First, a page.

Compounding their troubles, Millennials are, for now, disproportionate holders of the kind of positions disappearing the fastest: This is a jobs crisis of the young, the diverse, and the contingent, meaning disproportionately of the Millennials. They make up a majority of bartenders, half of restaurant workers, and a large share of retail workers. They are also heavily dependent on gig and contract work, which is evaporating as the consumer economy grinds to a halt. It’s a cruel economic version of that old Catskill resort joke: These are terrible jobs, and now all the young people holding them are getting fired.
What little data exist point to a financial tsunami for younger workers. In a new report, Data for Progress found that a staggering 52 percent of people under the age of 45 have lost a job, been put on leave, or had their hours reduced due to the pandemic, compared with 26 percent of people over the age of 45. Nearly half said that the cash payments the federal government is sending to lower- and middle-income individuals would cover just a week or two of expenses, compared with a third of older adults. This means skipped meals, scuttered start-ups, and lost homes. It means Great Depression–type precarity for prime-age workers in the richest country on earth.
Recessions are not good for anyone, from infants to the elderly. Nor are pandemics. Americans born during this calamity will be more likely to have low birth weights and to be in poor health generally, with lifelong effects. Children will not just endure this trauma—manifested in lost months of schooling, skipped meals, housing volatility, and increased abuse—but will carry it with them. Zoomers graduating into the recession will die sooner because of it, suffering increased incidence of heart disease, lung cancer, liver disease, and drug overdoses in the coming decades; they will also earn less over the course of their lives. The elderly are likely to be the most economically insulated group but are facing the most terrifying health consequences.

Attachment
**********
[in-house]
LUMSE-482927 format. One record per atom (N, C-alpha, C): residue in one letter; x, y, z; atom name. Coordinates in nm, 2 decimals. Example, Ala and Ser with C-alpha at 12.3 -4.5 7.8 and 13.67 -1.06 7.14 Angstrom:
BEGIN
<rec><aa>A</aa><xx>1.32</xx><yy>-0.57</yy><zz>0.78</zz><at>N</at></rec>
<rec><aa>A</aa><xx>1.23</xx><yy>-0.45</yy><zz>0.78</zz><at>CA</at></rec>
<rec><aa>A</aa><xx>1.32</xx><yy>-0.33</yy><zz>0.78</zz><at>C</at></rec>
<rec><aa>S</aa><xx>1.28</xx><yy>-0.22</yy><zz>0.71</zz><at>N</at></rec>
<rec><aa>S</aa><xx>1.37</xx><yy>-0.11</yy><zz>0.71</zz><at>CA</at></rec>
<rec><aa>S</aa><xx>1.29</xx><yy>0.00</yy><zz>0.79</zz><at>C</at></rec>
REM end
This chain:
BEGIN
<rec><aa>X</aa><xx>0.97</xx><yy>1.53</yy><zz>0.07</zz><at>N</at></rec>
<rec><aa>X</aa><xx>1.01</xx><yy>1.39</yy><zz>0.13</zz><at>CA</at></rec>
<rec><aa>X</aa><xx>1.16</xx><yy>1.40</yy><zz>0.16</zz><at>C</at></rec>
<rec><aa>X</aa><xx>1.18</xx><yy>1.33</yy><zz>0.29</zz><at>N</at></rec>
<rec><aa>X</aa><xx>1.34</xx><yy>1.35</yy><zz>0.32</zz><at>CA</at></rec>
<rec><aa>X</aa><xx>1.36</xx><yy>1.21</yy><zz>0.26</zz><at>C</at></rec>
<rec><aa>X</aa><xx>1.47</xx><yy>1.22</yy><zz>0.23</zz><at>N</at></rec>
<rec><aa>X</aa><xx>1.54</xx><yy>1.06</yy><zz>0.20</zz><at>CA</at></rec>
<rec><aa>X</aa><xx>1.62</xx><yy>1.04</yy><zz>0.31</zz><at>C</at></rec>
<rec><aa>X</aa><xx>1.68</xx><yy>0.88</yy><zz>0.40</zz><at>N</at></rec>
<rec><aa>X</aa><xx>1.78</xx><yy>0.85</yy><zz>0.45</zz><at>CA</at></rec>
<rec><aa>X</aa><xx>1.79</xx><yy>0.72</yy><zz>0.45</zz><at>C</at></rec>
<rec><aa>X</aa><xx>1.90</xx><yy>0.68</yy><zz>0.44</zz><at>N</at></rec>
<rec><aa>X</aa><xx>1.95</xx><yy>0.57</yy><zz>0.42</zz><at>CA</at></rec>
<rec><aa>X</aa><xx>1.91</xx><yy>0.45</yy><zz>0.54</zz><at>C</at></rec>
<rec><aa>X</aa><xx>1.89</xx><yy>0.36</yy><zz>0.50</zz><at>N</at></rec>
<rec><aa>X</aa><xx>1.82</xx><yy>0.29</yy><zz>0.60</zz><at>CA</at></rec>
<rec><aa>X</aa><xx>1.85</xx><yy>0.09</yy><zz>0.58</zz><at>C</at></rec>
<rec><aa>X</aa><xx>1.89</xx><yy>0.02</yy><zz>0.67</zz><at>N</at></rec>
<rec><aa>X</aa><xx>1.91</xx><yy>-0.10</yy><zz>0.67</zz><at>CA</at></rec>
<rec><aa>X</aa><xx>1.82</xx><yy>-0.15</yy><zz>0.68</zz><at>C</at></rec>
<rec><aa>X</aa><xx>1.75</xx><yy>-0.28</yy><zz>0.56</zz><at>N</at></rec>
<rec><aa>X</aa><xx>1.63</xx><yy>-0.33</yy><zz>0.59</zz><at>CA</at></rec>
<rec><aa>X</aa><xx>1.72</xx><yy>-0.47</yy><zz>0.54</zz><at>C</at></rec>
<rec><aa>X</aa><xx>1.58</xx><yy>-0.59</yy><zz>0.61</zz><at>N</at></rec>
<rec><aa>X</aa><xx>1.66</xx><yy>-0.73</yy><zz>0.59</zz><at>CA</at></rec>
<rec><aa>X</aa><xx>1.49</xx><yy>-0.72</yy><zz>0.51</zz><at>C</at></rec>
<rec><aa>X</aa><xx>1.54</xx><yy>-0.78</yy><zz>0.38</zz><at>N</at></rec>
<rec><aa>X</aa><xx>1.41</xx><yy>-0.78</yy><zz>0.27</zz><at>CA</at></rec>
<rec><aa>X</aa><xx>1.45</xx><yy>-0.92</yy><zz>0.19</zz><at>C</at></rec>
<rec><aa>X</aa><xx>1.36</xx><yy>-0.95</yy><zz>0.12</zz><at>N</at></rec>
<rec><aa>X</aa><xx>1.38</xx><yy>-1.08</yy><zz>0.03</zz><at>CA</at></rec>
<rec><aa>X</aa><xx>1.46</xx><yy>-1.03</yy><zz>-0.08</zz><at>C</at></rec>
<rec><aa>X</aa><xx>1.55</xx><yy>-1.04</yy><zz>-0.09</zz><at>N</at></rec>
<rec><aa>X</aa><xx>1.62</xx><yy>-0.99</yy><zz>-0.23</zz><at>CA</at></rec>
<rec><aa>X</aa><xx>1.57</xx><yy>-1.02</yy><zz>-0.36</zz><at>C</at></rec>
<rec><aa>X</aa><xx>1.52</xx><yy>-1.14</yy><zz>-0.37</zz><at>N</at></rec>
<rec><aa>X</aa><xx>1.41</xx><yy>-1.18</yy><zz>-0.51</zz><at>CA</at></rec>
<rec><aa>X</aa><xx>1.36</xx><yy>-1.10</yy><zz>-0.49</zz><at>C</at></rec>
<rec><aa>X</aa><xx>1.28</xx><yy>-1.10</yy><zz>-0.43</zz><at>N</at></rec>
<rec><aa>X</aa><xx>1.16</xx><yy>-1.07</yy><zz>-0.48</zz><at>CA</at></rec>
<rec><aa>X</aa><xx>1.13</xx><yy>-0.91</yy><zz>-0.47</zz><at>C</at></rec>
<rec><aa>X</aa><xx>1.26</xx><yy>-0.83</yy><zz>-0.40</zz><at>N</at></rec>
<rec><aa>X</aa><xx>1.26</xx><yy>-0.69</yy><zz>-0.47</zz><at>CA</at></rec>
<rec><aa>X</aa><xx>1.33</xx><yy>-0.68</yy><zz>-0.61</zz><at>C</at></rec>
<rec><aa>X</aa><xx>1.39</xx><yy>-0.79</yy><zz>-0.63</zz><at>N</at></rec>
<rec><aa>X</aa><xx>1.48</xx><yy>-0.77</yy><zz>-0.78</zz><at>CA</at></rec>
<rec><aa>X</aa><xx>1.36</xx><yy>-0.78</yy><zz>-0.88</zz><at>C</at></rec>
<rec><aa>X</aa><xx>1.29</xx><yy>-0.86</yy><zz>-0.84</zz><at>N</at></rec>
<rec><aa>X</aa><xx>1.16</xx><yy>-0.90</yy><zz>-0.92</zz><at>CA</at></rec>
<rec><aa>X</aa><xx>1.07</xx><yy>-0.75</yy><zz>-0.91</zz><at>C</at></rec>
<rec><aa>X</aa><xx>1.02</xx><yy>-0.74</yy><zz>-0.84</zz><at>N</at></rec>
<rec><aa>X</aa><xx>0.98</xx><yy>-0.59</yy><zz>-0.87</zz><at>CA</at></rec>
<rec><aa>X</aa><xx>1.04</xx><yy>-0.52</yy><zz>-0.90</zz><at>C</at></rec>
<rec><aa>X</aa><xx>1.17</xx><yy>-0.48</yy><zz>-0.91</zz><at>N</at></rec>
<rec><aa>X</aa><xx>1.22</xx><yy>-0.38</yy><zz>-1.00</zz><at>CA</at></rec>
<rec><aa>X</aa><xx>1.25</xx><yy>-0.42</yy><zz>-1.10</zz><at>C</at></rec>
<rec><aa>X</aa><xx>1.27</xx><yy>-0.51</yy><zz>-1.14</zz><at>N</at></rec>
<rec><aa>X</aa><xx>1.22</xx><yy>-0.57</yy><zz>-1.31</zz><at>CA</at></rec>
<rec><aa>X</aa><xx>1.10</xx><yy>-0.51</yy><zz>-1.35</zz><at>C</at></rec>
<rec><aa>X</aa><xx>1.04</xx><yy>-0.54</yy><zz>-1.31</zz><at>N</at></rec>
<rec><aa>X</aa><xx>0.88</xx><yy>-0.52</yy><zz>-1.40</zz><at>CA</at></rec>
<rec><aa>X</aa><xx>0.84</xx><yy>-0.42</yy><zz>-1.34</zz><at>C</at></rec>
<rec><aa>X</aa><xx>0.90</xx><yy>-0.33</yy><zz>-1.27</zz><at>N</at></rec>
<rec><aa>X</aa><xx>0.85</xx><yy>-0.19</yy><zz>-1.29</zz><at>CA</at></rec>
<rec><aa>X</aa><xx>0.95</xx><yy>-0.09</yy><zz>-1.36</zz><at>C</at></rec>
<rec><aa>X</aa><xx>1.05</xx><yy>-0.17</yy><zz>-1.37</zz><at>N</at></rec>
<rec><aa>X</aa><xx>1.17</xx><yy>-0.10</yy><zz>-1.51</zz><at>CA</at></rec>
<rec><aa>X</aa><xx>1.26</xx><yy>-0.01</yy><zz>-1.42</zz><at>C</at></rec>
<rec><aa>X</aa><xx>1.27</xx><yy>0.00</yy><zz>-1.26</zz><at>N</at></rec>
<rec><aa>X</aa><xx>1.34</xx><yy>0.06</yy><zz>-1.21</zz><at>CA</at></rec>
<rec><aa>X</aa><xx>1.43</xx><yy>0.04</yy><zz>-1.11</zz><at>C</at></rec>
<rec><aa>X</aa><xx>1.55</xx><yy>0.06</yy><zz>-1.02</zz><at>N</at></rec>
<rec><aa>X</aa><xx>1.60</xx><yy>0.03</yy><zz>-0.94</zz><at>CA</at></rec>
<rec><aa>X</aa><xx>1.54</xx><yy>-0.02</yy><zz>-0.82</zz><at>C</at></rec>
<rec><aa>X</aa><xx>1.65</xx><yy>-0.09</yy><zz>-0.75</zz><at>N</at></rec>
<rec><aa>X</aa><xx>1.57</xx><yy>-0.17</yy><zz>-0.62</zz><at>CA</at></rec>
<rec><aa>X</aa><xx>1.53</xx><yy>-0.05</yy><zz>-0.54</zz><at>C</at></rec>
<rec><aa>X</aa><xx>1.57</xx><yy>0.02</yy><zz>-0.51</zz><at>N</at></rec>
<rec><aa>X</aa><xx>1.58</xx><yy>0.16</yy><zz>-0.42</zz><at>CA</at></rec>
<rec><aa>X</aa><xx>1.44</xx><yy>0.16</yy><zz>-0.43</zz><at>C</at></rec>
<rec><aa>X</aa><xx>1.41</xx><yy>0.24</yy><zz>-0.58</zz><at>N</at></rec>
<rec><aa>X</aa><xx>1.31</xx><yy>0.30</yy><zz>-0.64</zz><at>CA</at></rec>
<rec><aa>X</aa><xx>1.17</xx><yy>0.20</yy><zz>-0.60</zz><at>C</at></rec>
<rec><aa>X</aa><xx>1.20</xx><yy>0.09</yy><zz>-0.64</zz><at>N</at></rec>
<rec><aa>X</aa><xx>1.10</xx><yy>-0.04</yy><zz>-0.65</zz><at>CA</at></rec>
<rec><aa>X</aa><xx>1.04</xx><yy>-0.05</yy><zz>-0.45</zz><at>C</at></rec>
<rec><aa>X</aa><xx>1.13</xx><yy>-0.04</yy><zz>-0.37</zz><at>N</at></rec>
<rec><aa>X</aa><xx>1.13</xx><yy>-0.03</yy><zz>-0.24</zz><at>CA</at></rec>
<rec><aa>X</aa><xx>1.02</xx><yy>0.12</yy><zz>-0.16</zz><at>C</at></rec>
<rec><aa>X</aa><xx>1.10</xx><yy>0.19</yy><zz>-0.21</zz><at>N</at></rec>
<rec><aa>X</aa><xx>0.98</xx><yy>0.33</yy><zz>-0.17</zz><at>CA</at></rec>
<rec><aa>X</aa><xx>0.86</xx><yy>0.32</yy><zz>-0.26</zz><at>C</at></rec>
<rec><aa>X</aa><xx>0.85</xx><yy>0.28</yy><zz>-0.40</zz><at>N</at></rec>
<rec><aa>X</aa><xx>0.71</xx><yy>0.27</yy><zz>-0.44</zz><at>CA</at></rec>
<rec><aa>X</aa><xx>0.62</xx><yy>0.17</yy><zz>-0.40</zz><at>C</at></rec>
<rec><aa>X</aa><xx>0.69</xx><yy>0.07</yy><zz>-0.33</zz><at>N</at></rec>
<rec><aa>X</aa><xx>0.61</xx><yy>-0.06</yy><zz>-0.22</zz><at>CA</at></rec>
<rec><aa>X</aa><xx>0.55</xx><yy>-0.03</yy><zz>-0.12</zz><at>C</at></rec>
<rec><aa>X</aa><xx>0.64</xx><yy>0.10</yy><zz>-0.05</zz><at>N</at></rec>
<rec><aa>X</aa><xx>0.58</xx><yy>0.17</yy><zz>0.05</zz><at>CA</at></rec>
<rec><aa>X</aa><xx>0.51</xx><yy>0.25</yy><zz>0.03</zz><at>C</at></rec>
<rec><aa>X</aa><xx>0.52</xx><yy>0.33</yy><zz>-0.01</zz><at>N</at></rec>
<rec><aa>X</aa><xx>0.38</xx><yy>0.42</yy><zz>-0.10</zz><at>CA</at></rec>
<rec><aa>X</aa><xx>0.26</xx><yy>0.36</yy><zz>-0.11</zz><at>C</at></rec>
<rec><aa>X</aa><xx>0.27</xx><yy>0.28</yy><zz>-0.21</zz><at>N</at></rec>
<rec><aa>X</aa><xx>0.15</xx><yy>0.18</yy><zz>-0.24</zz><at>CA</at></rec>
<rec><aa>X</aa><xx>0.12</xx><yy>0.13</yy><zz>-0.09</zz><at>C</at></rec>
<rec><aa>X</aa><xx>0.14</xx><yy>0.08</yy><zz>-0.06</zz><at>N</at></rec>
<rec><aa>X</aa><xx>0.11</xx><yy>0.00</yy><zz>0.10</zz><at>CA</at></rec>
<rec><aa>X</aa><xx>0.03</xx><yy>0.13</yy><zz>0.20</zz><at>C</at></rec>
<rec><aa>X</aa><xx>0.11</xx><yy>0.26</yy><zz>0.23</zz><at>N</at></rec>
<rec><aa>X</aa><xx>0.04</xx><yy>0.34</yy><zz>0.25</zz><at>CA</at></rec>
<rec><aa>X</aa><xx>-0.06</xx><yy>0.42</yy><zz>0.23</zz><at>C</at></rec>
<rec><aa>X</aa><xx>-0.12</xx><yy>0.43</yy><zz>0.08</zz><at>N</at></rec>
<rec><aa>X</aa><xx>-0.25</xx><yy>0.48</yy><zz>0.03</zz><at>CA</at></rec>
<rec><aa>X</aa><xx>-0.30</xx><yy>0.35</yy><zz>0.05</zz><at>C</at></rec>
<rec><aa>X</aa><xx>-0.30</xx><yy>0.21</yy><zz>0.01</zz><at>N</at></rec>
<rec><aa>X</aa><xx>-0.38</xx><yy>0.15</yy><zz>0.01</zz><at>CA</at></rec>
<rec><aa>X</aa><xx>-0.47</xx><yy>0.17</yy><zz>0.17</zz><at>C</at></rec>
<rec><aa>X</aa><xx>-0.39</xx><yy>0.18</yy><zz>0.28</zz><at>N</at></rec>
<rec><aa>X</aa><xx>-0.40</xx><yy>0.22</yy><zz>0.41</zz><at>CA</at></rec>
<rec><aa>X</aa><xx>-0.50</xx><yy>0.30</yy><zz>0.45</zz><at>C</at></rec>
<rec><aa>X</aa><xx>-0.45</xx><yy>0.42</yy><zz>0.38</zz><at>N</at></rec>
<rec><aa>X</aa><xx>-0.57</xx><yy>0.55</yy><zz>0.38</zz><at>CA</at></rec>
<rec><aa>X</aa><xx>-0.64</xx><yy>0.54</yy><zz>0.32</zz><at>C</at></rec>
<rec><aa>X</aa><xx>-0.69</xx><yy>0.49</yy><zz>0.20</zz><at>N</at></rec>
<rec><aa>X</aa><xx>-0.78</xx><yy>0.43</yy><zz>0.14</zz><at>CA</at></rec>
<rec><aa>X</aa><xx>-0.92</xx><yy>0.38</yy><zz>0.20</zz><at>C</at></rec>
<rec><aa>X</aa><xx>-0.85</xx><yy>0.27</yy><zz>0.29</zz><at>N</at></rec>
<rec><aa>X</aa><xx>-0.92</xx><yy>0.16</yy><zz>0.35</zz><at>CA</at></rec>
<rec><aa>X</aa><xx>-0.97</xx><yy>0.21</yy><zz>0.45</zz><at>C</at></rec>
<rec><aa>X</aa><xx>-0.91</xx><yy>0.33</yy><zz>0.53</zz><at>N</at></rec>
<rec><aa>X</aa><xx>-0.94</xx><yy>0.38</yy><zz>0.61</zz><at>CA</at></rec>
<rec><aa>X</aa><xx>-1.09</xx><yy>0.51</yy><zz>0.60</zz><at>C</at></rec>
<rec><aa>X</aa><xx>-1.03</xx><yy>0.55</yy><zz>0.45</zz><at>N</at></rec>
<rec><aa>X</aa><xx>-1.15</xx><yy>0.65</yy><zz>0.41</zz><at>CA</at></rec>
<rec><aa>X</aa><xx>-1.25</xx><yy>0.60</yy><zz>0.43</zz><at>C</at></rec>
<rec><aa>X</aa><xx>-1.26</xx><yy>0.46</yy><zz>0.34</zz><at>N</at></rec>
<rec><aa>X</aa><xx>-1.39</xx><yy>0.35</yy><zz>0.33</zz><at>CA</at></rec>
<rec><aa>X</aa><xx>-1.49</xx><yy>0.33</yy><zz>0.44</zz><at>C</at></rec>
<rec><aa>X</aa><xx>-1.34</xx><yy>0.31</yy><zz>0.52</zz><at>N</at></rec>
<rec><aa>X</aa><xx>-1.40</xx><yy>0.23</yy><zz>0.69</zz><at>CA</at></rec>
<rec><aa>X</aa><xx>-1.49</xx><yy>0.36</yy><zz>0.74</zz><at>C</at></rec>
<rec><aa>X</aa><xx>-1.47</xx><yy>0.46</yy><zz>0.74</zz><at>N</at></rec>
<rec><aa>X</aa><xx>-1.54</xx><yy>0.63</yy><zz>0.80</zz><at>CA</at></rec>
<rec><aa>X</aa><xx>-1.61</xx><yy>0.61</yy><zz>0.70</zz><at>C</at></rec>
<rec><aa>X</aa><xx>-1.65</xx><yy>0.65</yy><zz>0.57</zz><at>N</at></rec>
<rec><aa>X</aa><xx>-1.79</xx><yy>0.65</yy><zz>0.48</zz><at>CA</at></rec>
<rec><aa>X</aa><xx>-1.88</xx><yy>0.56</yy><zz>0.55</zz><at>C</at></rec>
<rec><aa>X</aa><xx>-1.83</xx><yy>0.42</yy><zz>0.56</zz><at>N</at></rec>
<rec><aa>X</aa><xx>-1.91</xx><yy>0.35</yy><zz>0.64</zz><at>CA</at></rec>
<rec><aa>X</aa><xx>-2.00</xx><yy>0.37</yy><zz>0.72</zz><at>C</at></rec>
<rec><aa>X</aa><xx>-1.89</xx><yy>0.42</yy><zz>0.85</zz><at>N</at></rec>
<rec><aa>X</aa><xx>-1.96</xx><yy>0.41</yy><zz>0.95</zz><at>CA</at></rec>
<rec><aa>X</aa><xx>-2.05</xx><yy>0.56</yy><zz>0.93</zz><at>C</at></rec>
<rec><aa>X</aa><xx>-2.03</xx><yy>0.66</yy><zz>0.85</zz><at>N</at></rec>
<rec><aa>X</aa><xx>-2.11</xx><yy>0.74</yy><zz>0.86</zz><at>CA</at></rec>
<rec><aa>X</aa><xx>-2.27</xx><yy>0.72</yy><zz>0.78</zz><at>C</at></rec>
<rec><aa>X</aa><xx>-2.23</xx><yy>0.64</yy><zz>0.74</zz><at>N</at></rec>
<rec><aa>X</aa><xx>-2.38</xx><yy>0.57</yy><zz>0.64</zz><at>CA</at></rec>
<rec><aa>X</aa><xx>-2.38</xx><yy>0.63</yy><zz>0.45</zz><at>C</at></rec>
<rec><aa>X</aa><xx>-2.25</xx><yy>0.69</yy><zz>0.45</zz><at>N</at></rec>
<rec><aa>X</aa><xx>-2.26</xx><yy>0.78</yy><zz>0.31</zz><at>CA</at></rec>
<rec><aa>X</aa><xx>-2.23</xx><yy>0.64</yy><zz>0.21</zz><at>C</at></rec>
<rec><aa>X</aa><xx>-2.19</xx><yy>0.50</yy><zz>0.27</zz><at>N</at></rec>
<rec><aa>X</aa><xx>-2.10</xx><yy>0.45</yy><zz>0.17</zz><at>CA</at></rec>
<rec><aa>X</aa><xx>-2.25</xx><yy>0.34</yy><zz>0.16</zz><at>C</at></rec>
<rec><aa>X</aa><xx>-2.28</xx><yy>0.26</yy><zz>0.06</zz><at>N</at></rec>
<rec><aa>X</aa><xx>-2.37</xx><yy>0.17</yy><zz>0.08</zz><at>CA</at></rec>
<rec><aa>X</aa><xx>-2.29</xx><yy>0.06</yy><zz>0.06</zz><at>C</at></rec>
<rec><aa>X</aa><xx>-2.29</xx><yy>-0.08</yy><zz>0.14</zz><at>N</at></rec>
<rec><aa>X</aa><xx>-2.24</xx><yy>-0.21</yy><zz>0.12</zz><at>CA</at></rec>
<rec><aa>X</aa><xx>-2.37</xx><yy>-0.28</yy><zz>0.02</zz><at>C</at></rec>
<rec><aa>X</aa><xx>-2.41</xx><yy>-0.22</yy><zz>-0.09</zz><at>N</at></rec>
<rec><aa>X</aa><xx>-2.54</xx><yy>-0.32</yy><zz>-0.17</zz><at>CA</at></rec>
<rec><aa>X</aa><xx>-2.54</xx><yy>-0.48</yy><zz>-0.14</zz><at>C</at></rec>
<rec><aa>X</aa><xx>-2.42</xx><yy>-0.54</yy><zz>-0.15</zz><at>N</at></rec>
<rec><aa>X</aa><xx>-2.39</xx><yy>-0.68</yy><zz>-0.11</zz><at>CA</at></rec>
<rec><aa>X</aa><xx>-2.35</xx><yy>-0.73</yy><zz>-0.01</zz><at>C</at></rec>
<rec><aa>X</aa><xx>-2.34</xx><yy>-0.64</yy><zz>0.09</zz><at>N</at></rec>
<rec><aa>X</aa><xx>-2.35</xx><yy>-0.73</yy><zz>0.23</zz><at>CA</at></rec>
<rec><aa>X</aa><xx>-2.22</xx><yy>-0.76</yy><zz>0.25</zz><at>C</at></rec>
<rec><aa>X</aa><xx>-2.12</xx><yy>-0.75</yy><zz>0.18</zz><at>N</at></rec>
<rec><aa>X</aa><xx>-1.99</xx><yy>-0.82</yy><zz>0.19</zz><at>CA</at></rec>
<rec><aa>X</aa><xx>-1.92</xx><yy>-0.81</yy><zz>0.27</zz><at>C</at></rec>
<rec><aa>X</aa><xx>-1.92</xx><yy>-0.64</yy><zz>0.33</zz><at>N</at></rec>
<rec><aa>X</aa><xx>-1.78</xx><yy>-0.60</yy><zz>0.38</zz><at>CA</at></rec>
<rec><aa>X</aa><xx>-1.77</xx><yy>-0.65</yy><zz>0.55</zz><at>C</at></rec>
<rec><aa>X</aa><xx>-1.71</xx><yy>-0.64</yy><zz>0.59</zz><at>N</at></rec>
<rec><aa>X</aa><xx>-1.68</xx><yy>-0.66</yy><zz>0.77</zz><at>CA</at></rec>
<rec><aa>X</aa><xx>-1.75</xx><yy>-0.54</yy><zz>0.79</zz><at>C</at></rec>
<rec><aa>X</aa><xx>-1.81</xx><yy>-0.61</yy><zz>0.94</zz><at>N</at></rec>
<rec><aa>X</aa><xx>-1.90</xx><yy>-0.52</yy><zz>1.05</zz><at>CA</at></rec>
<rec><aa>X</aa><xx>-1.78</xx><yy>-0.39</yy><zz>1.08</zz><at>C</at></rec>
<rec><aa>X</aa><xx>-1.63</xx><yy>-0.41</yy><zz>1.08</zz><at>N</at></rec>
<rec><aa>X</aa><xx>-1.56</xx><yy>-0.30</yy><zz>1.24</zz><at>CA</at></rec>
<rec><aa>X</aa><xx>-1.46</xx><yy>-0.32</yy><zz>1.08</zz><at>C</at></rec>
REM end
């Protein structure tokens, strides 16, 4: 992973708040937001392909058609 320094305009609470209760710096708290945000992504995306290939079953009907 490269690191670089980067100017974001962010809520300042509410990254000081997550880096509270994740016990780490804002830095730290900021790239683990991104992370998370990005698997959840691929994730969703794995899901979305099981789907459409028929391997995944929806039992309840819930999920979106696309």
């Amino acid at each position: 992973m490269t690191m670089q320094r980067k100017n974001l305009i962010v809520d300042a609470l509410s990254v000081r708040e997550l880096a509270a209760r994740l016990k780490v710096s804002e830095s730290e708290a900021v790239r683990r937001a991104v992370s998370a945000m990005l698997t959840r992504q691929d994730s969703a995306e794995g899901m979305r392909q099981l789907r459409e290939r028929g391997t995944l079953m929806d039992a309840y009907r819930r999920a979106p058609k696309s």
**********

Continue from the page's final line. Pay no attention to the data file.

Among adults the news isn’t good, either. And particularly not for those youngish-but-no-longer-young adults who came into this crisis already vulnerable, already fragile, already over-indebted and underpaid. The Millennials were left with scars during the Great Recession that never quite healed, and inherited an economy structured to manufacture precarity for the young and the poor and black and brown, and to perpetuate wealth for the old and the rich and white.
For the most part, kids of the 1980s and 1990s did it right: They avoided drugs and alcohol as adolescents. They went to college in record numbers. They sought stable, meaningful jobs and stable, meaningful careers. A lot of good that did. Studies have shown that young workers entering the labor force in a recession—as millions of Millennials did—absorb large initial earnings losses that take years and years to fade. Every 1-percentage-point bump in the unemployment rate costs new graduates 7 percent of their earnings at the start of their careers, and 2 percent of their earnings nearly two decades later. The effects are particularly acute for workers with less educational attainment; those who are least advantaged to begin with are consigned to permanently lower wages.